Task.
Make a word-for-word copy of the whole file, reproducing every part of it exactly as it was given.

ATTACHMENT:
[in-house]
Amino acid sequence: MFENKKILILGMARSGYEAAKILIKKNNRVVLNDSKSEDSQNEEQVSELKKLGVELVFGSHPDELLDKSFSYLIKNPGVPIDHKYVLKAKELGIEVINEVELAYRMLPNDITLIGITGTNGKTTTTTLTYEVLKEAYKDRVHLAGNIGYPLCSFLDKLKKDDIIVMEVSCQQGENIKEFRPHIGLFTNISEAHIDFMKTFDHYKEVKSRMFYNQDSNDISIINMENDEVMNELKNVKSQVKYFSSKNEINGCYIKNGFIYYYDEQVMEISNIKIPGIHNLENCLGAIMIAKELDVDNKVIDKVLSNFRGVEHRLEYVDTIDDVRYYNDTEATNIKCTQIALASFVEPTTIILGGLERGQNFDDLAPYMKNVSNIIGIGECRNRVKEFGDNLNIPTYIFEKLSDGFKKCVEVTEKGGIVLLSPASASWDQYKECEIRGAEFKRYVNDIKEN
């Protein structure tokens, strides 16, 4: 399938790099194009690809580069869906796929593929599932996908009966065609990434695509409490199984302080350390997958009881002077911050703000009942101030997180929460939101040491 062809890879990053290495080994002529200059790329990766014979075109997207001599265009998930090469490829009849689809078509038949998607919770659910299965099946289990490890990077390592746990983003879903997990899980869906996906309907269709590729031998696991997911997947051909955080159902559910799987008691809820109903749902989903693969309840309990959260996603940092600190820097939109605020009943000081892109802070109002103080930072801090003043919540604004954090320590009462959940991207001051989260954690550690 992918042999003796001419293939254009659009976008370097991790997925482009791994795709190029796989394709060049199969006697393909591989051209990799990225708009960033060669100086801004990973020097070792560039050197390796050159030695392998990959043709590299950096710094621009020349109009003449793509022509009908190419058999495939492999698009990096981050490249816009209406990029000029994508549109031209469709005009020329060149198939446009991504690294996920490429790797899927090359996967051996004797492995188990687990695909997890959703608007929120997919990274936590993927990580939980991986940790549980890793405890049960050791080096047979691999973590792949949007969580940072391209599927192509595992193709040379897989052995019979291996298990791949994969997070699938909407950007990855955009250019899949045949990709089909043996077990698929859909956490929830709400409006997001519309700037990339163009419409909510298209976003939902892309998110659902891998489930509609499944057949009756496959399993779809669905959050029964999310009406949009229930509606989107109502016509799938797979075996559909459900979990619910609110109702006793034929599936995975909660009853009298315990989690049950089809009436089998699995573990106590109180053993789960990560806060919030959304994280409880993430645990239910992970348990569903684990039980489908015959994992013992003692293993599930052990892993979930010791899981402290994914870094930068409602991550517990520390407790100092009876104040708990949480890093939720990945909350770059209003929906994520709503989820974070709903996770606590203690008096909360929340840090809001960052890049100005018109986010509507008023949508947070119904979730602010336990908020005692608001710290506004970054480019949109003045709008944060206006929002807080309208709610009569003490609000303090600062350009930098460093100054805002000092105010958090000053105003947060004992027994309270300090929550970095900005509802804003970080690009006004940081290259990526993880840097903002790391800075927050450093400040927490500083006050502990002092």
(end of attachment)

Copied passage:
[in-house]
Amino acid sequence: MFENKKILILGMARSGYEAAKILIKKNNRVVLNDSKSEDSQNEEQVSELKKLGVELVFGSHPDELLDKSFSYLIKNPGVPIDHKYVLKAKELGIEVINEVELAYRMLPNDITLIGITGTNGKTTTTTLTYEVLKEAYKDRVHLAGNIGYPLCSFLDKLKKDDIIVMEVSCQQGENIKEFRPHIGLFTNISEAHIDFMKTFDHYKEVKSRMFYNQDSNDISIINMENDEVMNELKNVKSQVKYFSSKNEINGCYIKNGFIYYYDEQVMEISNIKIPGIHNLENCLGAIMIAKELDVDNKVIDKVLSNFRGVEHRLEYVDTIDDVRYYNDTEATNIKCTQIALASFVEPTTIILGGLERGQNFDDLAPYMKNVSNIIGIGECRNRVKEFGDNLNIPTYIFEKLSDGFKKCVEVTEKGGIVLLSPASASWDQYKECEIRGAEFKRYVNDIKEN
């Protein structure tokens, strides 16, 4: 399938790099194009690809580069869906796929593929599932996908009966065609990434695509409490199984302080350390997958009881002077911050703000009942101030997180929460939101040491 062809890879990053290495080994002529200059790329990766014979075109997207001599265009998930090469490829009849689809078509038949998607919770659910299965099946289990490890990077390592746990983003879903997990899980869906996906309907269709590729031998696991997911997947051909955080159902559910799987008691809820109903749902989903693969309840309990959260996603940092600190820097939109605020009943000081892109802070109002103080930072801090003043919540604004954090320590009462959940991207001051989260954690550690 992918042999003796001419293939254009659009976008370097991790997925482009791994795709190029796989394709060049199969006697393909591989051209990799990225708009960033060669100086801004990973020097070792560039050197390796050159030695392998990959043709590299950096710094621009020349109009003449793509022509009908190419058999495939492999698009990096981050490249816009209406990029000029994508549109031209469709005009020329060149198939446009991504690294996920490429790797899927090359996967051996004797492995188990687990695909997890959703608007929120997919990274936590993927990580939980991986940790549980890793405890049960050791080096047979691999973590792949949007969580940072391209599927192509595992193709040379897989052995019979291996298990791949994969997070699938909407950007990855955009250019899949045949990709089909043996077990698929859909956490929830709400409006997001519309700037990339163009419409909510298209976003939902892309998110659902891998489930509609499944057949009756496959399993779809669905959050029964999310009406949009229930509606989107109502016509799938797979075996559909459900979990619910609110109702006793034929599936995975909660009853009298315990989690049950089809009436089998699995573990106590109180053993789960990560806060919030959304994280409880993430645990239910992970348990569903684990039980489908015959994992013992003692293993599930052990892993979930010791899981402290994914870094930068409602991550517990520390407790100092009876104040708990949480890093939720990945909350770059209003929906994520709503989820974070709903996770606590203690008096909360929340840090809001960052890049100005018109986010509507008023949508947070119904979730602010336990908020005692608001710290506004970054480019949109003045709008944060206006929002807080309208709610009569003490609000303090600062350009930098460093100054805002000092105010958090000053105003947060004992027994309270300090929550970095900005509802804003970080690009006004940081290259990526993880840097903002790391800075927050450093400040927490500083006050502990002092």